I have always craved starting lines. Starting lines have a magnetic pull for me. Even more than the finish, I crave the start. I yearn to toe that line and measure myself not only against my competitors and the clock, but also against my previous limits. Starting lines represent hope. They represent a dream, and all the preparation it took to get there. I have stood on starting lines at state championships, NCAA championships, USATF championships, World Championships, and at the Olympic games. Each starting line has had that pull for me. Each has represented a dream and a journey.
I believe starting lines give you a purpose. When you stand at the line before the start of a race you know exactly what you want to do. You have a direction and a goal. During the race you are fulfilling that purpose with each stride and each breath. You are constantly striving to do exactly what you set out to do before the race began.
Beginning in high school I wanted to stand on the biggest starting lines possible. I wanted to feel the adrenaline – the anticipation of the unknown. I never knew exactly what was going to happen but I was fully committed to giving it everything I had. Once the race started, there was a different pull. The finish line. I used to think the finish is what drove me to work hard and dream big, but each time I crossed a finish line I immediately began looking forward to the next start. I would reflect on what I could have done differently to better my time or finish. Should I have matched that early move or let it go? Should I have squeezed in one more long run or backed off on my last interval session? Where is the next line? When can I begin again?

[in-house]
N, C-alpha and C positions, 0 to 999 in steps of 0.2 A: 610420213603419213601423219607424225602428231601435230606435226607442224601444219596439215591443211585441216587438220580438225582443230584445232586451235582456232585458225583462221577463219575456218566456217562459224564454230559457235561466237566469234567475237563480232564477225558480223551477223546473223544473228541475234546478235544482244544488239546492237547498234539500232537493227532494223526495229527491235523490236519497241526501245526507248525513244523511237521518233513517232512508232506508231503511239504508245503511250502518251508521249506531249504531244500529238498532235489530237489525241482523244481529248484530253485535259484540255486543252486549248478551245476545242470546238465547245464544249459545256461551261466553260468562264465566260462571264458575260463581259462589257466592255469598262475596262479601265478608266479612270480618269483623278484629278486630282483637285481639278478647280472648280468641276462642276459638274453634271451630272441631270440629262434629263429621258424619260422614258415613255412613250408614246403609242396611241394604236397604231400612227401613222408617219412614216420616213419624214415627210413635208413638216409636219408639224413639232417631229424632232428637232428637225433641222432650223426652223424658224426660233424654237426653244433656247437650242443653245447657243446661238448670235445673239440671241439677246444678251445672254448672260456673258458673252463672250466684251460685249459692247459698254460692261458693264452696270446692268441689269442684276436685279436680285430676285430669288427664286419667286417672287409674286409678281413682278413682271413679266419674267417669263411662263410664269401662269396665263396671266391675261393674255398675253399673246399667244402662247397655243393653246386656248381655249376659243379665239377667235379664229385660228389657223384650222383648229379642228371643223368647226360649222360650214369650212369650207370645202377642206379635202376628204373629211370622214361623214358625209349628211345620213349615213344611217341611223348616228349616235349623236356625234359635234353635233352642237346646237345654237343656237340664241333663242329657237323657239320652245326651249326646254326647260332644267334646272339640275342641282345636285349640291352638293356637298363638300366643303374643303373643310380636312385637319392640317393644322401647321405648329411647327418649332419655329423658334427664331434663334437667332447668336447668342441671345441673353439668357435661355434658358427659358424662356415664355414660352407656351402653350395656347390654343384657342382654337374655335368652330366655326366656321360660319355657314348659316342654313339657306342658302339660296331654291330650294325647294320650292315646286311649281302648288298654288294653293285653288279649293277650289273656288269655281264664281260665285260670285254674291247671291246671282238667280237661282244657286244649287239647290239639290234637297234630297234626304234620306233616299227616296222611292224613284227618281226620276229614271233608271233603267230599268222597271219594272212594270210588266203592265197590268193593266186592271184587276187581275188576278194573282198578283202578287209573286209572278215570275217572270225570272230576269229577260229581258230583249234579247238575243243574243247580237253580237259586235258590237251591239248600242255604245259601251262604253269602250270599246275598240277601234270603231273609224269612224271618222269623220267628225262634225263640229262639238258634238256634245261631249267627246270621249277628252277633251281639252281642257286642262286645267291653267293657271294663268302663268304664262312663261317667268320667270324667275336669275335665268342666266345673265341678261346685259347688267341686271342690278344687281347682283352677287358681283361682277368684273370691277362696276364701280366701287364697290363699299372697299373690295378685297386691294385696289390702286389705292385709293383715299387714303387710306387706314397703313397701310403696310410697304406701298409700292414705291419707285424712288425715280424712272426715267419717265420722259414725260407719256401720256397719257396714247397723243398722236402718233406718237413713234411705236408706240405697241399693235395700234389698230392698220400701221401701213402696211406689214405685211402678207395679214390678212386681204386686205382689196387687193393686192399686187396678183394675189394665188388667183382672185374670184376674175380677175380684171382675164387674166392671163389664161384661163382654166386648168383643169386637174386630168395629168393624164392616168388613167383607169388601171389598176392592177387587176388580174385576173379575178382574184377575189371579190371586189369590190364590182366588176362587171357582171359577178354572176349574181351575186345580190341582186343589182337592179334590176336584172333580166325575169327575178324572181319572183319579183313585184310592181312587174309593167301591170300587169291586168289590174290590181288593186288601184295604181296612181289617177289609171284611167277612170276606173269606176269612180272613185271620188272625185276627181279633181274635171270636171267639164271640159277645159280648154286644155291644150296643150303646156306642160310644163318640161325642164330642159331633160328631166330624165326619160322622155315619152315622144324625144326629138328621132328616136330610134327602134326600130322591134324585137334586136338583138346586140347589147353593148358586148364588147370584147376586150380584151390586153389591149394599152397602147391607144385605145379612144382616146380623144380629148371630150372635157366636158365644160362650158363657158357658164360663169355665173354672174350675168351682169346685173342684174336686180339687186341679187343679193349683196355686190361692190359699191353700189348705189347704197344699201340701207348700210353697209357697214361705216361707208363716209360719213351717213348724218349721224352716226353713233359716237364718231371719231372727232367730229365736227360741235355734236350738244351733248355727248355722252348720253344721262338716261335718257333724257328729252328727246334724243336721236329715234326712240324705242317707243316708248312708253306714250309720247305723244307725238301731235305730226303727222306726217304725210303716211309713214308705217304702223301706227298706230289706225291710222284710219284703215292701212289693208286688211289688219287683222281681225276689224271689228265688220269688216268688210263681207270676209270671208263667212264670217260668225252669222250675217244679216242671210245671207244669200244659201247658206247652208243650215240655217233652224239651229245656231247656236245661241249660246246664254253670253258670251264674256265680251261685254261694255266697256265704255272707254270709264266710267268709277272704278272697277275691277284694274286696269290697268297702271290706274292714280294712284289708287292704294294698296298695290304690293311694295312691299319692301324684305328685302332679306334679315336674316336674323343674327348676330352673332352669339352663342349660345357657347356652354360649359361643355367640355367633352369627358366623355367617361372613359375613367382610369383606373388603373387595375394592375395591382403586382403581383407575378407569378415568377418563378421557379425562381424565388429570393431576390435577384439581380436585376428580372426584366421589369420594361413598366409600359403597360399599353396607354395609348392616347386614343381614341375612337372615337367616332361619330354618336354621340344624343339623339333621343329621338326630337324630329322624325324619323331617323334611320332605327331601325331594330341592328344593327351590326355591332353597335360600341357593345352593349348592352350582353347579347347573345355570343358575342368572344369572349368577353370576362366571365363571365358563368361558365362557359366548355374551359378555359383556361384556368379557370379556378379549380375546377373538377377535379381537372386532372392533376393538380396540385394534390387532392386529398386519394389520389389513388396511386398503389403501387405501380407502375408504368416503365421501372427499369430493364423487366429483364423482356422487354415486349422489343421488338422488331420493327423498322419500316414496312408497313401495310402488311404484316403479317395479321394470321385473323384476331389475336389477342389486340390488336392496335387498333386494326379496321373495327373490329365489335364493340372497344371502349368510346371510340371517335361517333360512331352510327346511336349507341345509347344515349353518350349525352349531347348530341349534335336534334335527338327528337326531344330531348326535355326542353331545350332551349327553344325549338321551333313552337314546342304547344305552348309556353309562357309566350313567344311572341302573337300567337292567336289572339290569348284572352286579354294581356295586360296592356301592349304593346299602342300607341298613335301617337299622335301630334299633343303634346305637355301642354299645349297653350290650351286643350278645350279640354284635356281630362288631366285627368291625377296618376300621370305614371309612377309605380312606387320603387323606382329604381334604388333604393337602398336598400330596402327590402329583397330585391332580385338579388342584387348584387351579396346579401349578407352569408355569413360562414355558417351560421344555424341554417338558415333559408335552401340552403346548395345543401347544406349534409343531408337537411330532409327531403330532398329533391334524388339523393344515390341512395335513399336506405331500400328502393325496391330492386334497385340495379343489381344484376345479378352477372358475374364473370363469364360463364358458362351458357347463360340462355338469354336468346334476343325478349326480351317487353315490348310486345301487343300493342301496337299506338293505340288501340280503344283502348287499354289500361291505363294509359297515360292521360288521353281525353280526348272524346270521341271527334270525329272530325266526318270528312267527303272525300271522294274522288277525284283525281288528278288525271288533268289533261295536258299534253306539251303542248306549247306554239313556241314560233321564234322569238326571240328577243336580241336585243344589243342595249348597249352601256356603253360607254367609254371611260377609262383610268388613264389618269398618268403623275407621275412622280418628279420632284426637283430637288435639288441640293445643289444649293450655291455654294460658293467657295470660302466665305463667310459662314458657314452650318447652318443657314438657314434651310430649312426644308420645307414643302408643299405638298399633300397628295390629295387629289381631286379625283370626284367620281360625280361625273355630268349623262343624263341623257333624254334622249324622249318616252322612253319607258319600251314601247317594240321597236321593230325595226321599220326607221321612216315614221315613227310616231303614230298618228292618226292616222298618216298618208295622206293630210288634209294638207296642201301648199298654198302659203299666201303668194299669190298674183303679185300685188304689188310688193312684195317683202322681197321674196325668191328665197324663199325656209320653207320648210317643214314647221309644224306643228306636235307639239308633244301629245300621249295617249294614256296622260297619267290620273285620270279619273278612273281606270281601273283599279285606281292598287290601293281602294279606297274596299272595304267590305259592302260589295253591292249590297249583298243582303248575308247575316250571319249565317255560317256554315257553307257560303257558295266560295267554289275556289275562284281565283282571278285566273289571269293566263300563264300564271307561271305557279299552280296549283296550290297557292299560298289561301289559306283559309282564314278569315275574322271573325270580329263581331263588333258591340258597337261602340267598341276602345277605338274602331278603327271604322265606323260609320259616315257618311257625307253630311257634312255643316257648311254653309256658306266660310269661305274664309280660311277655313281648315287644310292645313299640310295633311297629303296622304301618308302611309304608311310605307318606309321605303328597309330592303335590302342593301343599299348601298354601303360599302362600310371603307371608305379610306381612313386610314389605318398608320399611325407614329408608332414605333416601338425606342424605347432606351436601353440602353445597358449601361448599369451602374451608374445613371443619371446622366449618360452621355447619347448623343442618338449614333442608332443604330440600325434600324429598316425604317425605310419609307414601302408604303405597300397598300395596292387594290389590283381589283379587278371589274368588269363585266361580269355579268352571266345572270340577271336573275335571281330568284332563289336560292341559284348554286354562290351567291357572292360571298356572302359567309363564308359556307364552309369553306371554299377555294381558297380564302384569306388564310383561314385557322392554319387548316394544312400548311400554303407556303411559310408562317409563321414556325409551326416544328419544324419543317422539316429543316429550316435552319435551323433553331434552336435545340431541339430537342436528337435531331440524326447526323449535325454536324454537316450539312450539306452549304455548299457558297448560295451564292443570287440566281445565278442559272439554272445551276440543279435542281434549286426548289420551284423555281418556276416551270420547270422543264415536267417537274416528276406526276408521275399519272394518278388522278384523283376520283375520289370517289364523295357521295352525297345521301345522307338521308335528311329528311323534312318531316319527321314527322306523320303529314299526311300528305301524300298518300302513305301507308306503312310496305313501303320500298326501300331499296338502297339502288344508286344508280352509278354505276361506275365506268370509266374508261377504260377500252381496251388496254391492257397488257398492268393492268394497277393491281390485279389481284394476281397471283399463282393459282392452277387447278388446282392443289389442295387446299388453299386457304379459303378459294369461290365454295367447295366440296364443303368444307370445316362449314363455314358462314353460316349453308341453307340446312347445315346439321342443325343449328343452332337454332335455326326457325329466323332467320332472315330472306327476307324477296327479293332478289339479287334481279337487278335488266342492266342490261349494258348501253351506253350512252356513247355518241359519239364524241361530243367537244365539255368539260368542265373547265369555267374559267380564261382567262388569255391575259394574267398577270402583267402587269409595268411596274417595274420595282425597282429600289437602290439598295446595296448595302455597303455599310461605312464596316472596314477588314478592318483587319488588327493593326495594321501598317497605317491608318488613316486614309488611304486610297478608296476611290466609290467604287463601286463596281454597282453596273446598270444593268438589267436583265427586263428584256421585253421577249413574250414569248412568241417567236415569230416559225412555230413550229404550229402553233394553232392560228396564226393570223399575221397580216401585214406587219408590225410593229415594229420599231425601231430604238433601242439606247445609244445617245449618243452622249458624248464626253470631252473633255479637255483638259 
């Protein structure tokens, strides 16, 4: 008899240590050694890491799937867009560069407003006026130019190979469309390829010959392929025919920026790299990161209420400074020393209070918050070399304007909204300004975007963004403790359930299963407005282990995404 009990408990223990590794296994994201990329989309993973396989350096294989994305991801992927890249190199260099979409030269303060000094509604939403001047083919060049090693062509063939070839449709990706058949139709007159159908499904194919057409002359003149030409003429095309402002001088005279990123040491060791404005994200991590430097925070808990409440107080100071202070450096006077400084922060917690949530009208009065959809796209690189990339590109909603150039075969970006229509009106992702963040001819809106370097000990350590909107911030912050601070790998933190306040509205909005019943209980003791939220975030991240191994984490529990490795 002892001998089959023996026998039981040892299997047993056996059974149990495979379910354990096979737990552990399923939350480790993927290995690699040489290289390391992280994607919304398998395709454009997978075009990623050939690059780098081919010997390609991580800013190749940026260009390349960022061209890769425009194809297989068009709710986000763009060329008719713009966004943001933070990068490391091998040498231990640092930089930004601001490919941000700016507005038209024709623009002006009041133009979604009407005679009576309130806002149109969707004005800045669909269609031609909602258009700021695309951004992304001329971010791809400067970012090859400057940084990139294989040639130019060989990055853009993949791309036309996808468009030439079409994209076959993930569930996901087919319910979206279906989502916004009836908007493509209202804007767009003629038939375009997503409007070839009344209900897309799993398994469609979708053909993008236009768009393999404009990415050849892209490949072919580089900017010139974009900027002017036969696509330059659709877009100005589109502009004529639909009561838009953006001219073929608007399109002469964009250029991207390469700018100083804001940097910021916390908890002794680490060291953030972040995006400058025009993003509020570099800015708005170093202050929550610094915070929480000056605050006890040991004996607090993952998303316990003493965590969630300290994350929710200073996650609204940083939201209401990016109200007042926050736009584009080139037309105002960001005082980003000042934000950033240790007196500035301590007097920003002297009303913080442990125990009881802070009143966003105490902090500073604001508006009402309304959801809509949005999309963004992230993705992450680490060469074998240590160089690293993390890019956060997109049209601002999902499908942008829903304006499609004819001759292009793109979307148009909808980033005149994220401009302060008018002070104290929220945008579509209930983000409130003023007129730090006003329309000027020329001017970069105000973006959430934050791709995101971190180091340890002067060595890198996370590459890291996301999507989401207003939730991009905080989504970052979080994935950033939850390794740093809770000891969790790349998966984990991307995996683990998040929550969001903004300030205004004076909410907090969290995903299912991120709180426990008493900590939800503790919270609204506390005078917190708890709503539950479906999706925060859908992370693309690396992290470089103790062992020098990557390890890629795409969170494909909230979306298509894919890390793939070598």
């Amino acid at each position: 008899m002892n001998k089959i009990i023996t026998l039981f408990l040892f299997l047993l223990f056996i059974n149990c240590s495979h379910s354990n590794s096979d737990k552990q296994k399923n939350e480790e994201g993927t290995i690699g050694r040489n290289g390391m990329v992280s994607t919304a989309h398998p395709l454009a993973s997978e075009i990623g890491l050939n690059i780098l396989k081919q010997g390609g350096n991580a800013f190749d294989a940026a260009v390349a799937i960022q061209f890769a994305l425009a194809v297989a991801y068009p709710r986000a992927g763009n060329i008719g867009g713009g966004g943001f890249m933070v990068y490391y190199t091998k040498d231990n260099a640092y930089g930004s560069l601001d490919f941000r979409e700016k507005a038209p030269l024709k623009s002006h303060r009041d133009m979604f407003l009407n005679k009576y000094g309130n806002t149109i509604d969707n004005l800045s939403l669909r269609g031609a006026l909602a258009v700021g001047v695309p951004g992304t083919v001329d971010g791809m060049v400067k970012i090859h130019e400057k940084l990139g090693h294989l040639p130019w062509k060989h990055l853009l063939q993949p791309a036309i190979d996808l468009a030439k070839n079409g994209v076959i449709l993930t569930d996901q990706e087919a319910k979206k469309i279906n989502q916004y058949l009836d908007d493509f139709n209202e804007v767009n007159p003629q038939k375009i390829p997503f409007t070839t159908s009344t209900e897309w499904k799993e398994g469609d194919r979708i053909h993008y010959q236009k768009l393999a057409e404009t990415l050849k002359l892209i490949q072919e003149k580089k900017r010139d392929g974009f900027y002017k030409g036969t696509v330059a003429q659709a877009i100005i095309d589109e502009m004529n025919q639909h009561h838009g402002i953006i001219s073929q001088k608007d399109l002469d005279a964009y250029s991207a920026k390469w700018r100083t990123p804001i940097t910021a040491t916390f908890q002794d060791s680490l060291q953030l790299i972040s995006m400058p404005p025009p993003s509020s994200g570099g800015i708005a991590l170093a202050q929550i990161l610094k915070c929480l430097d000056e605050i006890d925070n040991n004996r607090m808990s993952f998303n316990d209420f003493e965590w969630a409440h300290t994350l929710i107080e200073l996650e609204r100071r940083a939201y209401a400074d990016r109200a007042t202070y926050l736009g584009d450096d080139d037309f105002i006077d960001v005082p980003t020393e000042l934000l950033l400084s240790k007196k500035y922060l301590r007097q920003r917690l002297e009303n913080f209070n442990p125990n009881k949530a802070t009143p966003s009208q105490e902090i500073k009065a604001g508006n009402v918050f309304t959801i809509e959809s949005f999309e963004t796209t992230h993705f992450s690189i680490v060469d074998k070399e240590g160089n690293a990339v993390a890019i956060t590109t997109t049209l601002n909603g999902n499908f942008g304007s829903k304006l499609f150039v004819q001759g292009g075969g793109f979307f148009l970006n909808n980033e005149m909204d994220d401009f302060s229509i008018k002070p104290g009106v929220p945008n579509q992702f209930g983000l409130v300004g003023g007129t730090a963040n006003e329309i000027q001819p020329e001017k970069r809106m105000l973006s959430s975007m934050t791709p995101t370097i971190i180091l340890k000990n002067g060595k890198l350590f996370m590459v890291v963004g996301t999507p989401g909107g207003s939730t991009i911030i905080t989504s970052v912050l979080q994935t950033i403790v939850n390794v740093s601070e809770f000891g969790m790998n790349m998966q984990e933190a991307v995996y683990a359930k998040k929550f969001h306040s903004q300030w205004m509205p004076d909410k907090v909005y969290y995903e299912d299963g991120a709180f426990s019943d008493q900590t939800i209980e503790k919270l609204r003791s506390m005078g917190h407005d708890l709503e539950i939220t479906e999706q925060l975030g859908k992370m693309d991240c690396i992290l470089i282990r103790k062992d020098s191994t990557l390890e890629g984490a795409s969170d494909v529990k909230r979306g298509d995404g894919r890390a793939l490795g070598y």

The Last Race
Recently I had been running nearly injury free. I was as healthy as I had been in years so I decided to chase yet another starting line. I entered the Philadelphia half marathon with a dream of earning a spot on the starting line at my fifth Olympic Trials. If I was worthy, healthy, and prepared, I believed I had a chance to make the Olympic team. Maybe not a good chance, but a chance, and that was enough. Although I was relatively healthy going into the race in Philly, I was bothered by a sore knee and a ankle that had a Talar Dome impingement, but neither were stopping me from training and I felt optimistic about my chances.
Doubt started to enter my mind a few days before the race. Even though my knee had been bothering me the past few months I was able to train at a sufficient level. My knee was very sore leading up to the race but I chalked it up to travel and stress. I stayed positive and figured I would get some treatment after the race and everything would be fine.